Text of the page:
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Are biometric technologies the future for hotels?

Fingerprint readers, retina scanners and facial recognition tools are already widely used in some sectors – will hotels go the same way?

In the hotel industry, certain inconveniences seem unavoidable. There can’t be many people who have never had to dawdle interminably at a check-in desk while documents are checked, passports are photocopied and details are verified. Likewise, most of us are familiar with that sinking feeling of making a long walk to a guest room, only to find that the keycard resolutely refuses to open the door.

Help is at hand. Biometric tools are already widely used in airports – in August 2019, American Airlines became the latest air carrier to introduce biometric boarding – and there’s little reason why the same technologies can’t be implemented in hotels, making processes such as check-in as swift and seamless as possible.

Biometrics in practise

In a number of cases, in fact, they’re already in use. Hotel Alma Barcelona allows room access through fingerprint scanners, various Chinese hotels use facial recognition software and Yotel has long used handprint readers to clock staff on and off. In 2018, Accor Hotels even introduced something called the Seeker Project, which aims to suggest holiday destinations based on participants’ biometric responses to different visual stimuli. The future is now.

So, what exactly are biometrics? “A biometric is essentially any unique characteristic of your body that doesn’t change over time, at least not significantly,” says Susana Lopes, Senior Product Manager at ID verification specialists Onfido. “That could be your retina, your voice, your handprint or so on. With the check-in process, for example, the relevant data can be front-loaded before you reach the hotel, allowing you to check in and access your room in a much more expedited way, while still maintaining a level of security.”

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'We’ve heard from travellers that saving time is the most important benefit to the use of biometrics data'. Photo: credit to Almos Bechtold, Unsplash

 

“In the future, you could see a situation where you could use your face to unlock the door, for example, hire a car or even pay for drinks,” she continues, before pointing out that these technologies could appeal in different ways to different hotels. “There are two main sides to the use of biometrics. Either you’re trying to increase convenience and minimise your costs, or you’re trying to create a luxury experience, with guests living in a high-tech resort where it’s very seamless to unlock the door.”

Data and security

There’s also the more delicate matter of data privacy. Are people happy to opt in to these types of technologies? The indications are positive. A 2019 survey by market research and advisory firm Atmosphere Research Group found that 68% of US hotel guests were comfortable sharing their biometric data with hotels and governments, up from 65% in 2018, while the same figures for UK guests were at 62% in 2019, up from 58% in 2018.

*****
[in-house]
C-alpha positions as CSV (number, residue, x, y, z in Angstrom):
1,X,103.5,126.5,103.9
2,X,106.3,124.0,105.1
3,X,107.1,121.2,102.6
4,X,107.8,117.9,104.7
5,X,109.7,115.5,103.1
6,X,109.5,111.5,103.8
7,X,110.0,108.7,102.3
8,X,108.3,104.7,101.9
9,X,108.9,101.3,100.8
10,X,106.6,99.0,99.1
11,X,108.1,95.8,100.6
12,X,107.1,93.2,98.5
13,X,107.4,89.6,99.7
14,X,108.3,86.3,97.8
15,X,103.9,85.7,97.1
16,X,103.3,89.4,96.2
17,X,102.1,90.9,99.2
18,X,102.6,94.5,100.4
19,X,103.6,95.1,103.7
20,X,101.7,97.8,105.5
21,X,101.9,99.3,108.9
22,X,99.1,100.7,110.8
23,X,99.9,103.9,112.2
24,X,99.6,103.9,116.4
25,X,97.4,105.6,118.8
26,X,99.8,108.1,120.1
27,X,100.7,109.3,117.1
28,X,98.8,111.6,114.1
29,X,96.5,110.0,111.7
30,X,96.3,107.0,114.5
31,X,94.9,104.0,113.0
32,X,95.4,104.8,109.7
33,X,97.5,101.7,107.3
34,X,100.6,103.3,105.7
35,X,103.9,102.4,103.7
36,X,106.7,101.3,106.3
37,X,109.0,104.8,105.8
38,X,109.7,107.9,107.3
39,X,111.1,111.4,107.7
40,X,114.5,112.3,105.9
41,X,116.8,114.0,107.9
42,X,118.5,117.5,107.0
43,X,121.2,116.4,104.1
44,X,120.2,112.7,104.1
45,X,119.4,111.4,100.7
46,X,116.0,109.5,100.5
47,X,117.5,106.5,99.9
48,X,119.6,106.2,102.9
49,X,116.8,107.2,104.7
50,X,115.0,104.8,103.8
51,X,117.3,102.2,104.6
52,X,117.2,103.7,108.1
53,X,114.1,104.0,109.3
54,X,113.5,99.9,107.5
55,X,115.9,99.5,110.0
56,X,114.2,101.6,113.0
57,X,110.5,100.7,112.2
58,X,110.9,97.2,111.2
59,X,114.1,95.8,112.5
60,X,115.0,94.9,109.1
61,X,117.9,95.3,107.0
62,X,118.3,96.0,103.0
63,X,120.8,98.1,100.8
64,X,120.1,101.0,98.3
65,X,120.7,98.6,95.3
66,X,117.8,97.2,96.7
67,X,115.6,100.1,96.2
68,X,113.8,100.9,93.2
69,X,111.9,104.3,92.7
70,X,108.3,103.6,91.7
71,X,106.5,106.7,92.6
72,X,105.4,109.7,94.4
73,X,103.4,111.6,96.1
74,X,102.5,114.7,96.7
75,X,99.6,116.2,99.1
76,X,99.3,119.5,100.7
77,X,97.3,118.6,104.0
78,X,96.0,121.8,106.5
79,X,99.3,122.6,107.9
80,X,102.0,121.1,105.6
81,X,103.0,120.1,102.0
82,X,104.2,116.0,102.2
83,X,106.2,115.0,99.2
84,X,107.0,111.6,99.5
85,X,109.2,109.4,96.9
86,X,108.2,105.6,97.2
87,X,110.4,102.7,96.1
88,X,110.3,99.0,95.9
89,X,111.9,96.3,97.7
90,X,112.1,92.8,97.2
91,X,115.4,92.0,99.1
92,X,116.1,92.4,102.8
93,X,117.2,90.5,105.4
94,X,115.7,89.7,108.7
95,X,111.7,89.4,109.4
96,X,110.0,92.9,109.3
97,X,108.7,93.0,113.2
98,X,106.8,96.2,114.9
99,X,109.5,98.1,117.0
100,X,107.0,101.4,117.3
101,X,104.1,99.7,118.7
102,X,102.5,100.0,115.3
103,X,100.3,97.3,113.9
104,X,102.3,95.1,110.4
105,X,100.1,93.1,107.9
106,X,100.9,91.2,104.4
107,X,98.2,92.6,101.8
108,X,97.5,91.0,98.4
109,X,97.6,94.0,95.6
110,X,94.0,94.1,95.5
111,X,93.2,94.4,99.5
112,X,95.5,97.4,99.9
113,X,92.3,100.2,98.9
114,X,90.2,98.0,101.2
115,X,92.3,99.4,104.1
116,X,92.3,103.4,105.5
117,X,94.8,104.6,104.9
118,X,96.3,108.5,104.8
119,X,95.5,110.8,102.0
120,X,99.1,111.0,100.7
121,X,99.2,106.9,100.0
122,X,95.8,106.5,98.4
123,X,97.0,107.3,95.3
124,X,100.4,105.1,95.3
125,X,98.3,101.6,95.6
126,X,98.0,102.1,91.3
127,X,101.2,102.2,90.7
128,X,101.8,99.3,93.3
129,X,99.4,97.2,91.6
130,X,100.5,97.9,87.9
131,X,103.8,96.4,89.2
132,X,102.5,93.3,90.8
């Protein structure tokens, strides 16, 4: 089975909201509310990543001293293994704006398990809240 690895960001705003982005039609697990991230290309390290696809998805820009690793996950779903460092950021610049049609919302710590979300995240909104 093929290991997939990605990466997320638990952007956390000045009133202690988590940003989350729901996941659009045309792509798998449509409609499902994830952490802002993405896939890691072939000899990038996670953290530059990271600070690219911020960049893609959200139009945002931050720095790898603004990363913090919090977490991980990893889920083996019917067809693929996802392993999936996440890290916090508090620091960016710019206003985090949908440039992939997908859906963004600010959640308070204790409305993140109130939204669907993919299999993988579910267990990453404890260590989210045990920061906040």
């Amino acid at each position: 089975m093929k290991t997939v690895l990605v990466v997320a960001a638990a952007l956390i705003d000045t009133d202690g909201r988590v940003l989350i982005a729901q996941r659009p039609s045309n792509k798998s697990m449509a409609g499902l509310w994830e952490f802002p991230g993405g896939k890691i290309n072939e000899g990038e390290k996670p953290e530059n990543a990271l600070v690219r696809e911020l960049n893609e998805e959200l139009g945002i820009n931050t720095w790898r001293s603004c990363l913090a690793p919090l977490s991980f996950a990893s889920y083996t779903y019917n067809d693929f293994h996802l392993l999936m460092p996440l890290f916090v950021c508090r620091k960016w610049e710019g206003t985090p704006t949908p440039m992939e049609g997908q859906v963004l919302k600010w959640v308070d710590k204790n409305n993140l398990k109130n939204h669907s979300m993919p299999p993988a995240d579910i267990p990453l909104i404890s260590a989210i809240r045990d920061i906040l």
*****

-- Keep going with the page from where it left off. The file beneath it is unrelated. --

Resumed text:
“We’ve heard from travellers that saving time is the most important benefit to the use of biometrics data, followed by reducing hassle,” says Atmosphere Research Group President, Henry Harteveldt. “For hotel guests, especially in a busy property, skipping a long check-in line and getting to the room faster is like winning a gold medal. Gaining back the gift of time, even if it’s just a few minutes, is still something the guest cherishes.”

“But earning travellers’ trust may not be easy,” he continues. “Hotels face a challenge in creating confidence regarding how they will secure a guest’s biometrics data. And, as impressive as the research is in showing the interest among hotel guests in sharing their data, we can’t ignore that a critical mass of guests do not feel comfortable sharing their biometrics with travel firms.”

One initiative that might reassure those guests reluctant to share their data with multiple hotels and travel providers is the World Travel & Tourism Council (WWTC)’s Seamless Traveller Journey. Its hope is to use a single biometric identifier that could be used at all points in a traveller’s journey, from applying for a visa and crossing borders to collecting baggage and checking in to hotels. Hilton Hotels & Resorts is already a key stakeholder in the project.

“We’re very much in the early days of using biometrics in travel,” concludes Harteveldt. “I believe that as more people use biometrics in everyday use – for example, to unlock a mobile phone or other technology device – comfort using biometrics will increase.” Those days of scrabbling around at check-in for passports and papers may be drawing to a close.

 

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Hero image: credit to Mcdobbie Hu, Unsplash
Takeaway
  • Biometric technologies such as fingerprint scanners and facial recognition are already used by some hotels
  • They can save time at check-in and, in theory, offer a more seamless guest experience, from opening room doors to paying for drinks
  • For some hotels, the appeal is more to do with creating a high-tech environment for their guests
  • Questions of privacy remain over the use of customer data, though guests are becoming more comfortable with the use of biometrics

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